The Luddites were a social movement of British textile artisans in the early nineteenth century who protested often by destroying mechanized looms against the changes produced by the Industrial Revolution, which they felt were leaving them without work.
The terms"Luddite,” “Bioluddite”,” or"Neo-Luddite” have become synonymous with anyone who opposes the advance of technology due to the cultural and socioeconomic changes that are associated with it.
The English historical movement has to be seen in its context of the harsh economic climate due to the Napoleonic Wars, and the degrading working conditions in the new textile factories; but since then, the term Luddite has been used derisively to describe anyone opposed to technological progress and technological change.
The Luddite movement, which began in 1811 and 1812 when mills and pieces of factory machinery were burned by handloom weavers, took its name from the fictive Ned Ludd. For a short time the movement was so strong that it clashed in battles with the British Army. Measures taken by the government included a mass trial at York in 1812 that resulted in many executions and penal transportation.
The principal objection of the Luddites was against the introduction of new wide-framed automated looms that could be operated by cheap, relatively unskilled labor, resulting in the loss of jobs for many skilled textile workers.
The original Luddites claimed to be led by one “King Ludd” whose signature appears on a “workers’ manifesto” of the time. King Ludd was based on the earlier Ned Ludd, who some believed to have destroyed two large stocking frames in 1779. In a situation where machine breaking could lead to heavy penalties or even execution, the use of an imaginary name was an understandable tactical necessity.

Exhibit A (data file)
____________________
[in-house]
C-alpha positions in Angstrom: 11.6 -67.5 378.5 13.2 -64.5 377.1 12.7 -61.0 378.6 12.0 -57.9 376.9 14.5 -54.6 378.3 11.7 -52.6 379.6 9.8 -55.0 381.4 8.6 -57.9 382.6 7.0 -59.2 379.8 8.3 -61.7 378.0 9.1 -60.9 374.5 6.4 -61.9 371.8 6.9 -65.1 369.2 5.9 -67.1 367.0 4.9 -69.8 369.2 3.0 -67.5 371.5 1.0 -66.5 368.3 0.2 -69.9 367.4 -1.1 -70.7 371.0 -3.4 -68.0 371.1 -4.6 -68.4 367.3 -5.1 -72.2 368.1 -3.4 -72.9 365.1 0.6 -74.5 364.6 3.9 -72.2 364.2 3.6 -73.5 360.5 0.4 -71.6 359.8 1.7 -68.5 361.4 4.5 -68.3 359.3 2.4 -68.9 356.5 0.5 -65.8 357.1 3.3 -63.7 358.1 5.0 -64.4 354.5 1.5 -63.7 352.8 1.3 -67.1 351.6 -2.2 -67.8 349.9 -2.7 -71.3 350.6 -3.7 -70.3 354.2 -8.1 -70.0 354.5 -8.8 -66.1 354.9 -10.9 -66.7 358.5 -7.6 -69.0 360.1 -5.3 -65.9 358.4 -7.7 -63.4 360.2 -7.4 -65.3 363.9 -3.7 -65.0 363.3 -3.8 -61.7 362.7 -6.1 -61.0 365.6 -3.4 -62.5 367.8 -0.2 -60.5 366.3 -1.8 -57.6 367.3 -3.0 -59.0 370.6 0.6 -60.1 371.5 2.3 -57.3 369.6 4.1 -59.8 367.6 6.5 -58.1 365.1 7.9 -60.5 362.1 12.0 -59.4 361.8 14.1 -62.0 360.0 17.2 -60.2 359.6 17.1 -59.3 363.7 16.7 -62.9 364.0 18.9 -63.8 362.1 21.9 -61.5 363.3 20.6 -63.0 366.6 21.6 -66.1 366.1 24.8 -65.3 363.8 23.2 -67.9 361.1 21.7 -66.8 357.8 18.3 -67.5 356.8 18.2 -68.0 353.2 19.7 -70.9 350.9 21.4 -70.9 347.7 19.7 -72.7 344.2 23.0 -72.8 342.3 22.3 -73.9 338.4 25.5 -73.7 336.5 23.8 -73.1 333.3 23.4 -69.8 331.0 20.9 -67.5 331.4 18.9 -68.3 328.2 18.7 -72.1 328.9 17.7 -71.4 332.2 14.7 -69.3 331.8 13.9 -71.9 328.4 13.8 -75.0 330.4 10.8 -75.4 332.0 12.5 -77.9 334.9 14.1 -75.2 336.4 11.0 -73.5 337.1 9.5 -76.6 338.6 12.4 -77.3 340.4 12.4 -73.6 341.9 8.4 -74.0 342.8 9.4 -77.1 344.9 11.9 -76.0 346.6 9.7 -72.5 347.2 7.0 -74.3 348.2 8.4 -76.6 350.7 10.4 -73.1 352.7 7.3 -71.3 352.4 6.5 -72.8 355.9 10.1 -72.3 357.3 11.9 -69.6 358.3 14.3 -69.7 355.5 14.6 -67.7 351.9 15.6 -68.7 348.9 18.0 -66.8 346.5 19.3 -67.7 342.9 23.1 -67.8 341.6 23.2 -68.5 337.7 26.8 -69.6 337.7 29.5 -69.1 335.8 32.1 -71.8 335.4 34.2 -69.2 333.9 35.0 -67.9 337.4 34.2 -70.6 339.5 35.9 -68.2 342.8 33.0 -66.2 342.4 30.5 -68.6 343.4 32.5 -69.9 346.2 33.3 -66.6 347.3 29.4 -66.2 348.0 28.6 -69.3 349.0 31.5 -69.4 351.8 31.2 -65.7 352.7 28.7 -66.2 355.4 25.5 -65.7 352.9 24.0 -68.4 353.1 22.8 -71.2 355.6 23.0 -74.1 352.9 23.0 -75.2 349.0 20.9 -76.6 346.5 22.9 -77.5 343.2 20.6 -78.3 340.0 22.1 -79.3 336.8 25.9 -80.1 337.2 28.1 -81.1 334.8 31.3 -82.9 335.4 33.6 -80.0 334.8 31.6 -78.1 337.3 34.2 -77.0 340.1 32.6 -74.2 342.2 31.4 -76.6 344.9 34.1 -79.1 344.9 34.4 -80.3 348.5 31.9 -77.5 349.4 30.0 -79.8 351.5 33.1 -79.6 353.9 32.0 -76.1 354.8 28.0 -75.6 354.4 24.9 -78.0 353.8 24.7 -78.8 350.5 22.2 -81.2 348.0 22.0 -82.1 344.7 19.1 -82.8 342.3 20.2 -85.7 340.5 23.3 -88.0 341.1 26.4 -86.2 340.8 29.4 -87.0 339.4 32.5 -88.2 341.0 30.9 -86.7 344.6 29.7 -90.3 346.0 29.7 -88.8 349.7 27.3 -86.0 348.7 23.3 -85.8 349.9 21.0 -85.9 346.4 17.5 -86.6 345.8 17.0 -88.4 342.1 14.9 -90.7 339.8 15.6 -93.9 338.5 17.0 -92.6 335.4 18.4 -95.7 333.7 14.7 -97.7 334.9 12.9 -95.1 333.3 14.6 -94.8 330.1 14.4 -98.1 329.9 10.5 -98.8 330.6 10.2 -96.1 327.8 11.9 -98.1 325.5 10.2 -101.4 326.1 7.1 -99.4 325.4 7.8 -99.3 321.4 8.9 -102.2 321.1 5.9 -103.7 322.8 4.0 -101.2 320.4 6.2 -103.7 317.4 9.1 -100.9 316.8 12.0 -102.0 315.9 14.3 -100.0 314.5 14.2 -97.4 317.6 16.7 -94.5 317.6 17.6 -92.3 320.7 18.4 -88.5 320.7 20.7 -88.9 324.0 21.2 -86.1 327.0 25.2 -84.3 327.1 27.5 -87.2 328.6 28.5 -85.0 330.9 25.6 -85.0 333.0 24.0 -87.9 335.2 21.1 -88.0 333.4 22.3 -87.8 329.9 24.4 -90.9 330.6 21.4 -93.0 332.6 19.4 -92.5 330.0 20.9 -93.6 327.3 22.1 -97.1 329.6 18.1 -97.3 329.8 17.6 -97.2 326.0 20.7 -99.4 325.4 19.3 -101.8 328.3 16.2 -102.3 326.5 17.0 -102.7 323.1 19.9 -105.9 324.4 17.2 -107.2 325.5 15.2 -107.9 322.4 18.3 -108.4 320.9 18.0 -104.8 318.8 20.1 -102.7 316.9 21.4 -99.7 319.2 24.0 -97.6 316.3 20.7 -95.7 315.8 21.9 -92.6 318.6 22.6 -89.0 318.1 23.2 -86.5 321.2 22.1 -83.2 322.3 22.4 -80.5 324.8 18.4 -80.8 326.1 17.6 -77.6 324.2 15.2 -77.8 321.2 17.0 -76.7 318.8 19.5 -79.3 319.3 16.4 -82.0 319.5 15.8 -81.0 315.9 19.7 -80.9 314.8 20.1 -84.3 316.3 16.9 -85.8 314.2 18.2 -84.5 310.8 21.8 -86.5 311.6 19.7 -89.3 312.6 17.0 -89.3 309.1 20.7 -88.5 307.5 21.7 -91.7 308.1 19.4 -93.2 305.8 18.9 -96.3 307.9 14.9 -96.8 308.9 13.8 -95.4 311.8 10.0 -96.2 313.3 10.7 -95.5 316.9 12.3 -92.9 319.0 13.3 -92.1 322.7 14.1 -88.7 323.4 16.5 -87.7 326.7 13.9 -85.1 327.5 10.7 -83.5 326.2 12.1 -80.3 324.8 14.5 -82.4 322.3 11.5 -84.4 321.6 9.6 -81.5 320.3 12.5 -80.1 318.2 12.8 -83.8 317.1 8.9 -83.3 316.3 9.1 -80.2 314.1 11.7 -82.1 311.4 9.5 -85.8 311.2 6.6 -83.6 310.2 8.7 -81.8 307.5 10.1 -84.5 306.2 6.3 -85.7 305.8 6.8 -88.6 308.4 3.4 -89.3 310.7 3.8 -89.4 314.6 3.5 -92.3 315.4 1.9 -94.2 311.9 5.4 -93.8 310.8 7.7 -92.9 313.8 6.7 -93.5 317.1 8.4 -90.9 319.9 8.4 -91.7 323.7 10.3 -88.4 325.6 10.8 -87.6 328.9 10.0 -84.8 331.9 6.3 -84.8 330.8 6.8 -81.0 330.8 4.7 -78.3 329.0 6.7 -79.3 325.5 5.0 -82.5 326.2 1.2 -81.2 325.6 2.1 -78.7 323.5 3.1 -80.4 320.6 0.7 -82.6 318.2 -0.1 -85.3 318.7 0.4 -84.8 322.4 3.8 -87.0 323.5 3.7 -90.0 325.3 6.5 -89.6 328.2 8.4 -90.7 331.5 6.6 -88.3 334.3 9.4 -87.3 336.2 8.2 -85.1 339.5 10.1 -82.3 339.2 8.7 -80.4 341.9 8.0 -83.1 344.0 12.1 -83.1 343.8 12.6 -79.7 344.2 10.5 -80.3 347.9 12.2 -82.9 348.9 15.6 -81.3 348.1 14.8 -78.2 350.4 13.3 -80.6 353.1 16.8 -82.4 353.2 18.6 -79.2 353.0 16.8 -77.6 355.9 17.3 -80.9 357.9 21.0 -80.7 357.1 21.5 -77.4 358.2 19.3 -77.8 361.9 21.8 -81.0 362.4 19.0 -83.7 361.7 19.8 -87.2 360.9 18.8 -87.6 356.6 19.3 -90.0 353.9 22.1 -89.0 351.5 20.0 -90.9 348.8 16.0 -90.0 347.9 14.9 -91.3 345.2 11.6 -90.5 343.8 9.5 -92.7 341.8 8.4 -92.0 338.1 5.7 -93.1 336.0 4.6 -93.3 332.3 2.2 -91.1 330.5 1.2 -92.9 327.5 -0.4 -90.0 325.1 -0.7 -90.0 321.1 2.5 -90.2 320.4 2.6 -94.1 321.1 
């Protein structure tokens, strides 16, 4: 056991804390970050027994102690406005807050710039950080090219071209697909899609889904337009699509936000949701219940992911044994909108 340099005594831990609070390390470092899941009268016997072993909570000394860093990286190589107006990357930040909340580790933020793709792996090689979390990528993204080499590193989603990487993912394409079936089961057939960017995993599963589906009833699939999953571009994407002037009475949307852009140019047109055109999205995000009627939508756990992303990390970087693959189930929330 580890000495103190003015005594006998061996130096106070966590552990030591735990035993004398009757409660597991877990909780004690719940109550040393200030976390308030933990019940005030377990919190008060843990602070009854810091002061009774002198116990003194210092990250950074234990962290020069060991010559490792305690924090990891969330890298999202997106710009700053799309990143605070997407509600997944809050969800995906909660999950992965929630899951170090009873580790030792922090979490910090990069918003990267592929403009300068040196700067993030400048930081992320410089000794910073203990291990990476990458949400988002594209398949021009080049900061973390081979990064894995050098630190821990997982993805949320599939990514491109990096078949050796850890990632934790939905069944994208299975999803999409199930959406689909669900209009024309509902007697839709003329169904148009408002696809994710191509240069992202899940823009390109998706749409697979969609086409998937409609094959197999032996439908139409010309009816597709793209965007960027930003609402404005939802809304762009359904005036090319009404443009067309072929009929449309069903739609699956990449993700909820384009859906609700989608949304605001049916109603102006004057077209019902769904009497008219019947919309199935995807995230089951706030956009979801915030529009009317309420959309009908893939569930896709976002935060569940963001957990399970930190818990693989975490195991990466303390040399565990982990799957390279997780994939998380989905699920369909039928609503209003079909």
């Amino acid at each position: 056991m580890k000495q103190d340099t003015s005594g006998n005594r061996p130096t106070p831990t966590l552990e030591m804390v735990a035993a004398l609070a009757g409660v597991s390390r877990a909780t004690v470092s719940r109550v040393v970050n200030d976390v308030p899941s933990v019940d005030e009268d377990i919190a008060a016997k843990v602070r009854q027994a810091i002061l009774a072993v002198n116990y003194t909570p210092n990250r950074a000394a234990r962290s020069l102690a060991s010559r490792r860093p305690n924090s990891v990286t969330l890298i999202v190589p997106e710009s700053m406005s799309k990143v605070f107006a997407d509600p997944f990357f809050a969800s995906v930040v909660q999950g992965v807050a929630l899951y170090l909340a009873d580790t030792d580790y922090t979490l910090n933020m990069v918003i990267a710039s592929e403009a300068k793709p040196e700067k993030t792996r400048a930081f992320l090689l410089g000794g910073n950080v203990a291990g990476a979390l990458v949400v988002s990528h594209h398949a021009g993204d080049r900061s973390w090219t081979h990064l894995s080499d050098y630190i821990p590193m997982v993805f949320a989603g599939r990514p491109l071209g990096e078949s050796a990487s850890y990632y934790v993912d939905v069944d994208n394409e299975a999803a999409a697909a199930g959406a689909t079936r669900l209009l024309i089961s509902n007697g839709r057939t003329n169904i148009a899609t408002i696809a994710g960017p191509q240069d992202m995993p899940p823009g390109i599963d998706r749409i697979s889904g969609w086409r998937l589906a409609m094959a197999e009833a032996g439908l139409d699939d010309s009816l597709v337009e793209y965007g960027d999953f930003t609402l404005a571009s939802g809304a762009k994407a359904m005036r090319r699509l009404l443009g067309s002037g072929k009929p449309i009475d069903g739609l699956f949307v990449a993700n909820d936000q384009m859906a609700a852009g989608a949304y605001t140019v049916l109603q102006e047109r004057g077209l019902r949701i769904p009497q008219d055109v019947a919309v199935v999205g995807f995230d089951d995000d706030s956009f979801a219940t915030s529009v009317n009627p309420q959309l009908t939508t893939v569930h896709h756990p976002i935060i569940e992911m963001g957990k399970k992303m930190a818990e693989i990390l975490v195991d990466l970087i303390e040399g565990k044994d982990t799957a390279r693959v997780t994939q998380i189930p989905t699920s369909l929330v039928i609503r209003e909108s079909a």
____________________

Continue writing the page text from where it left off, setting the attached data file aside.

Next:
The movement began in Nottingham in 1811 and spread rapidly throughout England. Many wool and cotton mills were destroyed until the British government harshly suppressed the movement. The Luddites met at night on the moors surrounding the industrial towns, practicing drills and maneuvers and often enjoyed local support. Multiple battles between Luddites and the military occurred. Magistrates and food merchants were also objects of death threats.
“Machine breaking” (industrial sabotage) was subsequently made a capital crime by the Frame Breaking Act (Lord Byron, one of the few prominent defenders of the Luddites, famously spoke out against this legislation), and 17 men were executed after an 1813 trial in York. At one time, there were more British troops fighting the Luddites than Napoleon. Three Luddites ambushed and assassinated a mill-owner and shortly after the Luddites responsible were hanged in York, the Luddite movement waned.
Historian E. P. Thompson presents an alternative view of Luddite history. He argues that Luddites were not opposed to new technology in itself, but rather to the abolition of set prices and therefore also to the introduction of the free market. Thompson argues that it was the newly-introduced economic system that the Luddites were protesting.